UNSW researchers find new insights on whale migration

NSW Science researcher Dr Catharina Vendl with the telescopic pole she used to collect whale snot in Hervey Bay. CREDIT: UNSW Sydney


EAST Australian humpback whales complete, on average, an 8000-kilometre round trip between Antarctica and Queensland from May to November each year, fasting for most of their journey.

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Lead author and researcher, Dr Catharina Vendl, was part of a team of UNSW researchers who studied the changes to these whales’ airway bacteria, which showed the physiological challenges they experience during migration, and indicated a possible compromised state of health.

“Our findings are the first to provide good evidence of a connection between the whales’ airway bacterial communities, their physiology and immune function – something that has been established in humans,” said Dr Vendl.

“In general, we assume that this shift in microbiota is a naturally occurring phenomenon caused by the whales’ annual migration.”

“Studies have shown that whales accumulate large volumes of environmental pollutants in their stored fat layers/blubber.”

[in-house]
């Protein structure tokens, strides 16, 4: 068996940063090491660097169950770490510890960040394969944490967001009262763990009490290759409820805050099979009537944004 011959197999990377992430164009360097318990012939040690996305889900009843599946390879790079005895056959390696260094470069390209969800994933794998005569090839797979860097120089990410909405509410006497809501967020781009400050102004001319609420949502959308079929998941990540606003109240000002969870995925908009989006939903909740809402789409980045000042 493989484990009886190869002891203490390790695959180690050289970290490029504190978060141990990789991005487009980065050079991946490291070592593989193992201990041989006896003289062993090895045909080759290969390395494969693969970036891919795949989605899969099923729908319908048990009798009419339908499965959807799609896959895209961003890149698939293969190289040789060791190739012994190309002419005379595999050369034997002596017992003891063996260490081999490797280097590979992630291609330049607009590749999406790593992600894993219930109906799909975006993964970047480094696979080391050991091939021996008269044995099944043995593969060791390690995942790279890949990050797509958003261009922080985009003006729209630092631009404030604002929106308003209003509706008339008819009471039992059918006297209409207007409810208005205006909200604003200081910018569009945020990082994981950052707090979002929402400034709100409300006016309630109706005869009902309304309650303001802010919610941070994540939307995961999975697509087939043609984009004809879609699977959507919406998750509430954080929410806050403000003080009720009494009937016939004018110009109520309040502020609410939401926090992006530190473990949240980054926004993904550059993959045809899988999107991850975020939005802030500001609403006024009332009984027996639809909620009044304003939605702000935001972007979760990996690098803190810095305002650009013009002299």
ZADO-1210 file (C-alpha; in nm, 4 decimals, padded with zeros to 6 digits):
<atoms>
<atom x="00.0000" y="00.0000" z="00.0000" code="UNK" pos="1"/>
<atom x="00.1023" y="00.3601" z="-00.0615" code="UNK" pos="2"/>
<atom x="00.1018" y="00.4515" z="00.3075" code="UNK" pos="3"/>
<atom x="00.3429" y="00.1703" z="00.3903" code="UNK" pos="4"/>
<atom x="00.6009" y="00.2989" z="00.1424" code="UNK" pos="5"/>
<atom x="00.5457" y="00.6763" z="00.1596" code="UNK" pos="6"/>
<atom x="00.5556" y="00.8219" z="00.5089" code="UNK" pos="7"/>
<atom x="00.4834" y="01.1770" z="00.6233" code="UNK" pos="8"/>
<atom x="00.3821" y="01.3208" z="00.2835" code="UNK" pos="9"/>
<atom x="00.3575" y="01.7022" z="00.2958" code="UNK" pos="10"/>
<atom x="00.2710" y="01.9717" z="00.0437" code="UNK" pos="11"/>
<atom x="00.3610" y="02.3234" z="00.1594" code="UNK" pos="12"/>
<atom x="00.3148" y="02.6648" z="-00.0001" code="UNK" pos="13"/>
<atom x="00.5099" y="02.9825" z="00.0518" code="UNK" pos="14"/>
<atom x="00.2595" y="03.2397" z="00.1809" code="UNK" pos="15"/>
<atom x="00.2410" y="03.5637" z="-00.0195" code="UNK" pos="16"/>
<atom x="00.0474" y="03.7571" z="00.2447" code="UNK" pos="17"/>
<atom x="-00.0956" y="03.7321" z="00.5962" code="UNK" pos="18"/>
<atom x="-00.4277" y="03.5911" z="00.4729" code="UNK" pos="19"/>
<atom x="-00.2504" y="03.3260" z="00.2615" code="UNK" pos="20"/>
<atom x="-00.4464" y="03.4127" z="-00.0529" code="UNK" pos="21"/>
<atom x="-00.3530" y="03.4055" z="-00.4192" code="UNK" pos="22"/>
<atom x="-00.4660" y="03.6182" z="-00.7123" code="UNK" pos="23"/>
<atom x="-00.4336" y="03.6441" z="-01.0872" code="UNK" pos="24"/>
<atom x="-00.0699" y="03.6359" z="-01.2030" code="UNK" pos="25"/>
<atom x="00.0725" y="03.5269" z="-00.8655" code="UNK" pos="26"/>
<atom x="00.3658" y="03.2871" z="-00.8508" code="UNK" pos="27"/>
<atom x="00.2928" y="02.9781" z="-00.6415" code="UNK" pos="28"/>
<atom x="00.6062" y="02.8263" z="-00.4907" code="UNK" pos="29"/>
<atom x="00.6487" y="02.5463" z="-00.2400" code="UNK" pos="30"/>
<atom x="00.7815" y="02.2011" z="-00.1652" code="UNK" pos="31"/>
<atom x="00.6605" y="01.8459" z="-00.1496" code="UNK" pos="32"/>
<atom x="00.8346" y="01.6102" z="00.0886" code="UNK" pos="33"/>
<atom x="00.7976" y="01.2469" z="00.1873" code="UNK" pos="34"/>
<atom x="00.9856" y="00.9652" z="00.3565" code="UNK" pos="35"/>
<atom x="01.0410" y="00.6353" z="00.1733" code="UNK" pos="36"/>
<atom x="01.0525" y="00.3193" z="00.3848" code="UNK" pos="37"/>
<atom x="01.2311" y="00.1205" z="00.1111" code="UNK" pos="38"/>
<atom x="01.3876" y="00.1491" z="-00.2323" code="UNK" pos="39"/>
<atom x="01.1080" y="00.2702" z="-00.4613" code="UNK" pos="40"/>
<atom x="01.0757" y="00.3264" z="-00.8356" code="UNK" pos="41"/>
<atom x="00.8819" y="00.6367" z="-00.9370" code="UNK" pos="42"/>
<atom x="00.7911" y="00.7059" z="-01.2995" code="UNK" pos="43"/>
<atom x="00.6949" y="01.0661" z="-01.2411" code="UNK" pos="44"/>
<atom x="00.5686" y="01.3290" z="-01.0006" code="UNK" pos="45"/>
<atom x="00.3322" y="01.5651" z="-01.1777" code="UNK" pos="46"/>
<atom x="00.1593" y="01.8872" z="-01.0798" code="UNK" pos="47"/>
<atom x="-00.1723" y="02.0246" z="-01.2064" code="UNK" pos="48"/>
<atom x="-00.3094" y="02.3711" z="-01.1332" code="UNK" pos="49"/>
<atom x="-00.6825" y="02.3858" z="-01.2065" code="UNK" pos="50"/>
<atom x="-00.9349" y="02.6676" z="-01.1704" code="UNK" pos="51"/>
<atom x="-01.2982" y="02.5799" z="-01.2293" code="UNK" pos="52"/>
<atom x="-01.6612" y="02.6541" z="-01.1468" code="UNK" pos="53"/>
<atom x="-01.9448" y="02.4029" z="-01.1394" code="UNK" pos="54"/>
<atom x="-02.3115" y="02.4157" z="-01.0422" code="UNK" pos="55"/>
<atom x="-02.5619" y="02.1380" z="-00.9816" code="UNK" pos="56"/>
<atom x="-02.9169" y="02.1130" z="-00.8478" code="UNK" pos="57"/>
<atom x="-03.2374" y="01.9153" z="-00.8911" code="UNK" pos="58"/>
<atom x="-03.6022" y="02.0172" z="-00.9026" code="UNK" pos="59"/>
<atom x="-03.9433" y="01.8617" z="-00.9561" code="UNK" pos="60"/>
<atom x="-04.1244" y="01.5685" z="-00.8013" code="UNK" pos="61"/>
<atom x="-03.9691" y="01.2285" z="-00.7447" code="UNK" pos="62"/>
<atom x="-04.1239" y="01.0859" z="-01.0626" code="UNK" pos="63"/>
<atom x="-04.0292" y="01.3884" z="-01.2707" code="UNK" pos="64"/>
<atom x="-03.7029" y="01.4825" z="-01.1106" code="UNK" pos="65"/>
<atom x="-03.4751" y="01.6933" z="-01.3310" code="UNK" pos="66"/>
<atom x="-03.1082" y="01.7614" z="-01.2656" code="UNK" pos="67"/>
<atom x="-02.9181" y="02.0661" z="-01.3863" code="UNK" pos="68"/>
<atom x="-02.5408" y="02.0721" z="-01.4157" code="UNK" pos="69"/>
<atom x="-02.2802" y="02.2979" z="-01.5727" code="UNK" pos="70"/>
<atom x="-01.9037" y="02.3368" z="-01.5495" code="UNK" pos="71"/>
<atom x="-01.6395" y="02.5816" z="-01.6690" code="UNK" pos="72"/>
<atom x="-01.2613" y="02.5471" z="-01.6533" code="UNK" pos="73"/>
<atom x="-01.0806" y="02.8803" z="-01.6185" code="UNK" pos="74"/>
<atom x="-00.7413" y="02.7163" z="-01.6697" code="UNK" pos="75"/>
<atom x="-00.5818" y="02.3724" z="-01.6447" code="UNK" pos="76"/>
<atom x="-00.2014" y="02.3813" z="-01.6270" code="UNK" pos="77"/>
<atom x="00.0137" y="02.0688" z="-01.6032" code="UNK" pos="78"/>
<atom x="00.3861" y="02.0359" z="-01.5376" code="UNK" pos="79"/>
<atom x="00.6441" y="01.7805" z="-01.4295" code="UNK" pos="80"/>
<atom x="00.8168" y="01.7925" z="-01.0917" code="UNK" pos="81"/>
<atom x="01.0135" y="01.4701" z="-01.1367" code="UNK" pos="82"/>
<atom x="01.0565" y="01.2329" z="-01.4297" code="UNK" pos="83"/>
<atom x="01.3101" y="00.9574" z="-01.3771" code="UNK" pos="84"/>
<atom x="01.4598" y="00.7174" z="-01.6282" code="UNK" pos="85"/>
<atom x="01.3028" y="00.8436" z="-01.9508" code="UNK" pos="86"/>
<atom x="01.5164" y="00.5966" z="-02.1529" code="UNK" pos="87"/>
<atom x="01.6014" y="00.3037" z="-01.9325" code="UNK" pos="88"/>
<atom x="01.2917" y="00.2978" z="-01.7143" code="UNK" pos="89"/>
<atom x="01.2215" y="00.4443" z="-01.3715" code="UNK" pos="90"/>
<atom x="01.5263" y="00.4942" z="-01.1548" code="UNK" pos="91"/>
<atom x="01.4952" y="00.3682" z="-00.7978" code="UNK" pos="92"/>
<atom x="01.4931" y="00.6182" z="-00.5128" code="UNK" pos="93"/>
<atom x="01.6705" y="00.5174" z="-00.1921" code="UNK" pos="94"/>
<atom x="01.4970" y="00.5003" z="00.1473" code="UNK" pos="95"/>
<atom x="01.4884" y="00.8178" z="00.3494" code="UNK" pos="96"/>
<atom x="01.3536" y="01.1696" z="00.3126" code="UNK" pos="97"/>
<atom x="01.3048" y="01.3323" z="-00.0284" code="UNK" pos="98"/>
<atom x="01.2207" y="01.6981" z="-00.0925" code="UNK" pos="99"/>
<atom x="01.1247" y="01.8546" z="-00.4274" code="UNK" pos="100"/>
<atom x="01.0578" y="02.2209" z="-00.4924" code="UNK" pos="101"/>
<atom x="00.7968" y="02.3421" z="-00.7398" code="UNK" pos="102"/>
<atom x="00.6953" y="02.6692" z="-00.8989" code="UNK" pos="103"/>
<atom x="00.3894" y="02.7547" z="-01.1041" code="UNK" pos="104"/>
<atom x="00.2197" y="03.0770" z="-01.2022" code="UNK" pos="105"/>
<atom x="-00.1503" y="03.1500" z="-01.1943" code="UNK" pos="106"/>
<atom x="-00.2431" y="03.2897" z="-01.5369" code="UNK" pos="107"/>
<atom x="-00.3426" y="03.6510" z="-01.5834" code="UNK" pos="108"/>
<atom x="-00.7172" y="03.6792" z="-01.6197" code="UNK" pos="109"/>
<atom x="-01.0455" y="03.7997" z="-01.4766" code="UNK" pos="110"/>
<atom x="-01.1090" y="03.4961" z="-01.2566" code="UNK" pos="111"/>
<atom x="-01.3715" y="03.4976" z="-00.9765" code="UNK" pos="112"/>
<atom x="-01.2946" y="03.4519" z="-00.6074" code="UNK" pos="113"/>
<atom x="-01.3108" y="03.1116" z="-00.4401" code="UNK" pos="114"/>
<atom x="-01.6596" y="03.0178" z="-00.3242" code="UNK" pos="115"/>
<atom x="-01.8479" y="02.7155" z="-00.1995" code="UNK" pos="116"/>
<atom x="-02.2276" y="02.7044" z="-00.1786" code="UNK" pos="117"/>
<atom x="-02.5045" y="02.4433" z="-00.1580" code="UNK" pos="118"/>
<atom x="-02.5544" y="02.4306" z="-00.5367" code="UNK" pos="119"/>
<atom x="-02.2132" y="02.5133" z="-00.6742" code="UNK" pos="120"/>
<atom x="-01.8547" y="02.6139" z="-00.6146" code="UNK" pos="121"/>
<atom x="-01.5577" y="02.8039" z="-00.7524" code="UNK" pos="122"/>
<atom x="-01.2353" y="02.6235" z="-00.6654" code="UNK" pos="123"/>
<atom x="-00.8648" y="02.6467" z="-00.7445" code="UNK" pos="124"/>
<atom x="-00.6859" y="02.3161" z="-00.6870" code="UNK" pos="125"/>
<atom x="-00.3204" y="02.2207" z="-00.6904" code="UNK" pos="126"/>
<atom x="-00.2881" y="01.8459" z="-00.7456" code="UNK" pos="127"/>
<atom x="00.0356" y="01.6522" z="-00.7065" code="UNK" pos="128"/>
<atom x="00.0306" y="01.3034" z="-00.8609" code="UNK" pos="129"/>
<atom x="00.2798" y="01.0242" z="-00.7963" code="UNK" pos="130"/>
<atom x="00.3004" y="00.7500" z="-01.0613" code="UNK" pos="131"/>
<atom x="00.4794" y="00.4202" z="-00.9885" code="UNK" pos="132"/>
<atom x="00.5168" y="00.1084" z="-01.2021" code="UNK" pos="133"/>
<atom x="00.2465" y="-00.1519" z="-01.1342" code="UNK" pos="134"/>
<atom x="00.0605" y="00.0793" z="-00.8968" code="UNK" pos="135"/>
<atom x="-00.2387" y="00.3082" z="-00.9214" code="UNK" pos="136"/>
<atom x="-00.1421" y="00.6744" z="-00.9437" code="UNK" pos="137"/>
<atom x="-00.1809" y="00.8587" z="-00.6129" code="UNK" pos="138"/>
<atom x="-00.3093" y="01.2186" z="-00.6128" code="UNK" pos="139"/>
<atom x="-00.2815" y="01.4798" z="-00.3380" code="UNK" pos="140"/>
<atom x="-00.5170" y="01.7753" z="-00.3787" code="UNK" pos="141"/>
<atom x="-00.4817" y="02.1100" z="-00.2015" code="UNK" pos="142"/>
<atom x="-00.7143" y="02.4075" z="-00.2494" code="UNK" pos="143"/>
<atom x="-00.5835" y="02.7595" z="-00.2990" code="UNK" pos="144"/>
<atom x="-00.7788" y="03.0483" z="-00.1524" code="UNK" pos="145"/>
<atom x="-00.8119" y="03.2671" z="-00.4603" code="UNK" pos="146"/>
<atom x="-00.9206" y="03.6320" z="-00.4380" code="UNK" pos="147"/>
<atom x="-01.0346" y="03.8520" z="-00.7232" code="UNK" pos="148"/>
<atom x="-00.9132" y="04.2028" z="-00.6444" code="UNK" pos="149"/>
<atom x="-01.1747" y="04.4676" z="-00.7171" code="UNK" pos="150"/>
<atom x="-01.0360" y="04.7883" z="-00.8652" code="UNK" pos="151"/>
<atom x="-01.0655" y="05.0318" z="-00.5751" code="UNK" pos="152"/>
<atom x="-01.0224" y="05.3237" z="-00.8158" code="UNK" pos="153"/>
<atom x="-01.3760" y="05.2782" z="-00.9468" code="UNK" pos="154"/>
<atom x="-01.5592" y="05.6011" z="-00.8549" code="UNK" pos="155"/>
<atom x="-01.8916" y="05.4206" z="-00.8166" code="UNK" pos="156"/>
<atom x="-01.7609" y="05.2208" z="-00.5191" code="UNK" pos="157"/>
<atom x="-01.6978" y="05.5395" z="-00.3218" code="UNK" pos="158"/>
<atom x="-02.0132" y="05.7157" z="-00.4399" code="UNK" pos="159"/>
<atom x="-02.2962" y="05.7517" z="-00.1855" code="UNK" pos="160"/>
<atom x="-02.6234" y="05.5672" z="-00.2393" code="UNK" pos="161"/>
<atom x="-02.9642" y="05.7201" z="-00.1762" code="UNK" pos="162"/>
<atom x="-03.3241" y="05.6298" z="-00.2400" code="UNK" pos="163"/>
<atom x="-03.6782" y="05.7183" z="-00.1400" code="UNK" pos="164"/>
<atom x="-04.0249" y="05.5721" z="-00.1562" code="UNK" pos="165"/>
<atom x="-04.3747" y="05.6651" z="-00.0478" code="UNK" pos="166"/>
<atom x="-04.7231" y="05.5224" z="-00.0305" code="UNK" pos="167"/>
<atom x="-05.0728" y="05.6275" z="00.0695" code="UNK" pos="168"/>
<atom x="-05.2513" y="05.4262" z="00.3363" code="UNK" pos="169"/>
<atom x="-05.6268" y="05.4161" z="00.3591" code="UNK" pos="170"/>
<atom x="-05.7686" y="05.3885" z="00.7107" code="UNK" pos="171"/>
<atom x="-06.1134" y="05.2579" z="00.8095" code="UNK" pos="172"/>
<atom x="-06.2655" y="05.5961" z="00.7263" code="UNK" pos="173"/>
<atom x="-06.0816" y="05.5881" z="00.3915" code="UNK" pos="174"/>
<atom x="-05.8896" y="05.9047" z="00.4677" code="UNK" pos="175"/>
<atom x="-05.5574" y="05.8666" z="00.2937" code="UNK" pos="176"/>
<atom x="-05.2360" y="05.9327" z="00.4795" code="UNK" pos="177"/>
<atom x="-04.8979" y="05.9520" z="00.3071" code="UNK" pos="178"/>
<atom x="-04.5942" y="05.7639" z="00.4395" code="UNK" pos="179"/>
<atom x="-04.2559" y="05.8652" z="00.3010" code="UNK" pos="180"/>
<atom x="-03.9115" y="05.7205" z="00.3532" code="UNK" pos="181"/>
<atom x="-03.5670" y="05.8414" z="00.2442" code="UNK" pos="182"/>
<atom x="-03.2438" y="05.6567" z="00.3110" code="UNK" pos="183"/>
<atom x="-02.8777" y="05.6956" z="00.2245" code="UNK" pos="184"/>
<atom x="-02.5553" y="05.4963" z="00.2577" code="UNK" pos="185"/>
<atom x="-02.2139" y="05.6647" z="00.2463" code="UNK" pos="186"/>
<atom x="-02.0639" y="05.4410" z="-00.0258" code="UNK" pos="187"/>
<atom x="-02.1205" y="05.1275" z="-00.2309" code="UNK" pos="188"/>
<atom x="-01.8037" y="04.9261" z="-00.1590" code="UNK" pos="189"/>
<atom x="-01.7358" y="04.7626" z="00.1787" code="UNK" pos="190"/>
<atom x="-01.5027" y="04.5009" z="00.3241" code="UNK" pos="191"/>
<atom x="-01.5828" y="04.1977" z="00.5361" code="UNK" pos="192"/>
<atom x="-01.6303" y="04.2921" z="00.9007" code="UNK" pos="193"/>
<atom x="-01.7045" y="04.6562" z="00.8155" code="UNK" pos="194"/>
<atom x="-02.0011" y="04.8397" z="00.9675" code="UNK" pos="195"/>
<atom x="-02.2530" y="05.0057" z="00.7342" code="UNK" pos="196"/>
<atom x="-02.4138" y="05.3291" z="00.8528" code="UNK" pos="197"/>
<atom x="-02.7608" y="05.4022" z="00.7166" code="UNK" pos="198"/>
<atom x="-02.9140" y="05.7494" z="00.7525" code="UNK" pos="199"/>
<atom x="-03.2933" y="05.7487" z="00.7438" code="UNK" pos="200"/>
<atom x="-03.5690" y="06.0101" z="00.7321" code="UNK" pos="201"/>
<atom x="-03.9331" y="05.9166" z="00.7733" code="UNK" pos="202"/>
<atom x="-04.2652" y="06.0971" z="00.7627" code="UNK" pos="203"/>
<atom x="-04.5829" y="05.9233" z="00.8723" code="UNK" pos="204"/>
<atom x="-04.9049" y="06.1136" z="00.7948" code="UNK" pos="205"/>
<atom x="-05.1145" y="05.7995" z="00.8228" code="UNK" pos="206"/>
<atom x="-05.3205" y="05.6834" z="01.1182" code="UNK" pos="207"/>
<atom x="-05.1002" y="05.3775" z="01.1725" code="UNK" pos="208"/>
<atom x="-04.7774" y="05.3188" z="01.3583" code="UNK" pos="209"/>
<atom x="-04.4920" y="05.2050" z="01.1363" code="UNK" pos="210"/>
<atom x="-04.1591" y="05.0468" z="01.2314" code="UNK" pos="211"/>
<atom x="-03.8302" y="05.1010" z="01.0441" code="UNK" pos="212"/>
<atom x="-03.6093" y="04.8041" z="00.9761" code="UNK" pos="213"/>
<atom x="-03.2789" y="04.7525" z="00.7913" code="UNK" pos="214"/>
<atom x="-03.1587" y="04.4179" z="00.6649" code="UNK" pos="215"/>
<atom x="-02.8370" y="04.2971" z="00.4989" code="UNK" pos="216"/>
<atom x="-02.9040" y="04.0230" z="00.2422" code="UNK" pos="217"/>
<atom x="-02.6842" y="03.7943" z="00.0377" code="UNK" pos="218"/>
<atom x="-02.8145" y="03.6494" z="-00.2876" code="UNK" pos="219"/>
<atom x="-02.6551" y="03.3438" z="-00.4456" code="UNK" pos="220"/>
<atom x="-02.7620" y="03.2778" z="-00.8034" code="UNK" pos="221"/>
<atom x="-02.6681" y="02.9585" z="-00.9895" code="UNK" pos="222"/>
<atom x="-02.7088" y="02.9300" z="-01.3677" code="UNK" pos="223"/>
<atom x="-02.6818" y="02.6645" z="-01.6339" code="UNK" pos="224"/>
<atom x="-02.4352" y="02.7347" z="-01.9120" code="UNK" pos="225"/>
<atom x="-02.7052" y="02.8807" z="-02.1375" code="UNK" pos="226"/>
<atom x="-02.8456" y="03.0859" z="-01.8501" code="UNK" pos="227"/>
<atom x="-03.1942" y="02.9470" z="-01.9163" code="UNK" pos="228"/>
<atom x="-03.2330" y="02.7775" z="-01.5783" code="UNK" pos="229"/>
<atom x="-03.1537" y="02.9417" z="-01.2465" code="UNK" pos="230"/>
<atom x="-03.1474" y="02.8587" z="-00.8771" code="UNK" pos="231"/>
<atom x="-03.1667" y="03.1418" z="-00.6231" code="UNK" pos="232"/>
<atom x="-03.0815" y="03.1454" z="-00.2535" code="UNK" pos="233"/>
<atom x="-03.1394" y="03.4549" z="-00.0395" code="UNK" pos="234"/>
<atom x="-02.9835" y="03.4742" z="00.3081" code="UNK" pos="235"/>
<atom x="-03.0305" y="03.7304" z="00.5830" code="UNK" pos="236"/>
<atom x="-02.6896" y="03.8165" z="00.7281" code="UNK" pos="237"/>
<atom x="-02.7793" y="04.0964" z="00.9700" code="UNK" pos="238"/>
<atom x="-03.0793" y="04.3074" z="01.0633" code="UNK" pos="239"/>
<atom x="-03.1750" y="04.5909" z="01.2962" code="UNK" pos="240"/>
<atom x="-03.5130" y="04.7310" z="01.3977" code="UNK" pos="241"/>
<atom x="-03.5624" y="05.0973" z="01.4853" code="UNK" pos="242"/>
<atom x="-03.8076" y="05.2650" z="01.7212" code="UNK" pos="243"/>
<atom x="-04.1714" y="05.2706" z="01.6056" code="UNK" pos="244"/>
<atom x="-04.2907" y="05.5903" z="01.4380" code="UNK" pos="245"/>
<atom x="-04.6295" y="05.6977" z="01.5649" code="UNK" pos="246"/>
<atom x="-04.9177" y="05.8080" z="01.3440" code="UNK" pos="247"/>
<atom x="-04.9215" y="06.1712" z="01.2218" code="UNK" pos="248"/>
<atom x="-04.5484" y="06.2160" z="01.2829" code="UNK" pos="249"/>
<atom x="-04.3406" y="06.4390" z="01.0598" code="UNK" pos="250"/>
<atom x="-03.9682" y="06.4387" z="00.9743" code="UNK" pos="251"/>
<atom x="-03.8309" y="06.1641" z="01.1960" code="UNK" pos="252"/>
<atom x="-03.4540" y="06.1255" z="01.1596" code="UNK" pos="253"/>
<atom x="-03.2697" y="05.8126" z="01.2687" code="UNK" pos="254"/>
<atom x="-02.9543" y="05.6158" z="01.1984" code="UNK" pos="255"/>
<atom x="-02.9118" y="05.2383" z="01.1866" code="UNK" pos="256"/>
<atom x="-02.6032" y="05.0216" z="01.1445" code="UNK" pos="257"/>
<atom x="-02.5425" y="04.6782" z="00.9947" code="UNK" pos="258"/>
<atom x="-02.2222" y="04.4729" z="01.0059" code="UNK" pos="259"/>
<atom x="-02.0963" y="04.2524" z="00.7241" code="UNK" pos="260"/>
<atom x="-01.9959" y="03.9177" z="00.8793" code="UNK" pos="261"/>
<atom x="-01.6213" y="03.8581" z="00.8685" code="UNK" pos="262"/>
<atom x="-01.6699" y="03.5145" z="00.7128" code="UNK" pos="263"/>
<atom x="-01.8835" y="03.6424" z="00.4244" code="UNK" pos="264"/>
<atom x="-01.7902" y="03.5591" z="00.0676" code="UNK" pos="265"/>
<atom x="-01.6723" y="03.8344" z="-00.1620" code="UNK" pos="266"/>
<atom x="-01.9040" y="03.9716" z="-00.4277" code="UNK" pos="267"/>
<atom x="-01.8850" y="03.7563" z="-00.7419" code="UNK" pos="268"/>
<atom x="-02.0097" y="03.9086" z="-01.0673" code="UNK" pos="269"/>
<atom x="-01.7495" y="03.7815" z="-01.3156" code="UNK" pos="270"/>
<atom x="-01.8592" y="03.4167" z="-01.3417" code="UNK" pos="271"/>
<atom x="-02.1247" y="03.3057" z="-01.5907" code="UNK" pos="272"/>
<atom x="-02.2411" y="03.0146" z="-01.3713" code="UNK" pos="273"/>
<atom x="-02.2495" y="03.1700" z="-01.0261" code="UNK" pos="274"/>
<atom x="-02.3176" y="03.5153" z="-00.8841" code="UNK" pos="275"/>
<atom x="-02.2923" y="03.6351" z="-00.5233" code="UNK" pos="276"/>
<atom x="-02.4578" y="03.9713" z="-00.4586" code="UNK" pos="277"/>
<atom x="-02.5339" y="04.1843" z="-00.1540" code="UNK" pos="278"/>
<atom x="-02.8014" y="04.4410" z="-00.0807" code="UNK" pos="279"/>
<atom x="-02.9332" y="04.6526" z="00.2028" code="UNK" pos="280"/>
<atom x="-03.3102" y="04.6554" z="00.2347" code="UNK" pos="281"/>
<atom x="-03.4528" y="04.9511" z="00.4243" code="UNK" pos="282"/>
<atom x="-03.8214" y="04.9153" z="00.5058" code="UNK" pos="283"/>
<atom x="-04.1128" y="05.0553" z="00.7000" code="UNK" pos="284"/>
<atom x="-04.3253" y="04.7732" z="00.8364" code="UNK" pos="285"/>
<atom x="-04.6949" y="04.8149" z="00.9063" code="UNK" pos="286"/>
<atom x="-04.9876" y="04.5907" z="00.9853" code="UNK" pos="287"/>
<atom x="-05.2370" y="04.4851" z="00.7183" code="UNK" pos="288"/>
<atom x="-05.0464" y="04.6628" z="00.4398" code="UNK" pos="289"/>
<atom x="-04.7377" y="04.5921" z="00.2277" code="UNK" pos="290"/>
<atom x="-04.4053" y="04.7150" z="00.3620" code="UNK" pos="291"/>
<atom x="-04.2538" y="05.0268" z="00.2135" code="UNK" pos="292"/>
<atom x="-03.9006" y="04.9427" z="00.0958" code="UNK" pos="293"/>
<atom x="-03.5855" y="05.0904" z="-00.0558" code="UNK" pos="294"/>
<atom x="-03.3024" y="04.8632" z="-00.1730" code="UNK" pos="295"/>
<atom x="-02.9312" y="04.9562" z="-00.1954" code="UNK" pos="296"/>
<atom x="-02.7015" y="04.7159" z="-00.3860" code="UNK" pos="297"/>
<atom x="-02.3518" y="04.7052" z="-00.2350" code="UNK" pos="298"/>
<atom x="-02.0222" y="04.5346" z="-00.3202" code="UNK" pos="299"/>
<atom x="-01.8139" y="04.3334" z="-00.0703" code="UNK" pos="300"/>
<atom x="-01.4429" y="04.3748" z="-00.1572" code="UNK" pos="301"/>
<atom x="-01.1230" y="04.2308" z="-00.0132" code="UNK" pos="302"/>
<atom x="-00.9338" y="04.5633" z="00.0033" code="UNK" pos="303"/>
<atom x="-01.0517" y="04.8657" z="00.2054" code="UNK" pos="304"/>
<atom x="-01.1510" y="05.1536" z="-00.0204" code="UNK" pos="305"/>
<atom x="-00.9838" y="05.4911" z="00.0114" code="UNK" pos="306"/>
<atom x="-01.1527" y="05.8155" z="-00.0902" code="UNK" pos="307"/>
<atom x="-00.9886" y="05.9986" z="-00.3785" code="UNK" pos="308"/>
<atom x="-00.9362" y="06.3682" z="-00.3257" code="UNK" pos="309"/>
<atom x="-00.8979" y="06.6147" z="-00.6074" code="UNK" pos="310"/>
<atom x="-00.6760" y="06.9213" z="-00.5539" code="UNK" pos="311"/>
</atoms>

“When they live off their blubber during migration these pollutants are released into the body and can have a negative effect on the immune system of the whales,” she said.

In addition to reducing marine pollution, Dr Vendl said that it’s important to minimise potentially stressful impact on the whales, which includes following the legal guidelines for boats to keep a safe distance from the whales.

“The whales do recover when they return to their feeding grounds in Antarctica,” she said.

“However, the increase in marine pollutants and other anthropogenic stressors are a more recent phenomenon adding to the whales’ compromised immune system.”

“Humpback whales do not only play an essential role in their marine ecosystem but also represent an important economic resource, because whale watching is a booming industry in many Australian cities and around the world.”




UNSW researchers hold telescopic poles above a whale while it exhales, to collect its snot. CREDIT: UNSW Sydney

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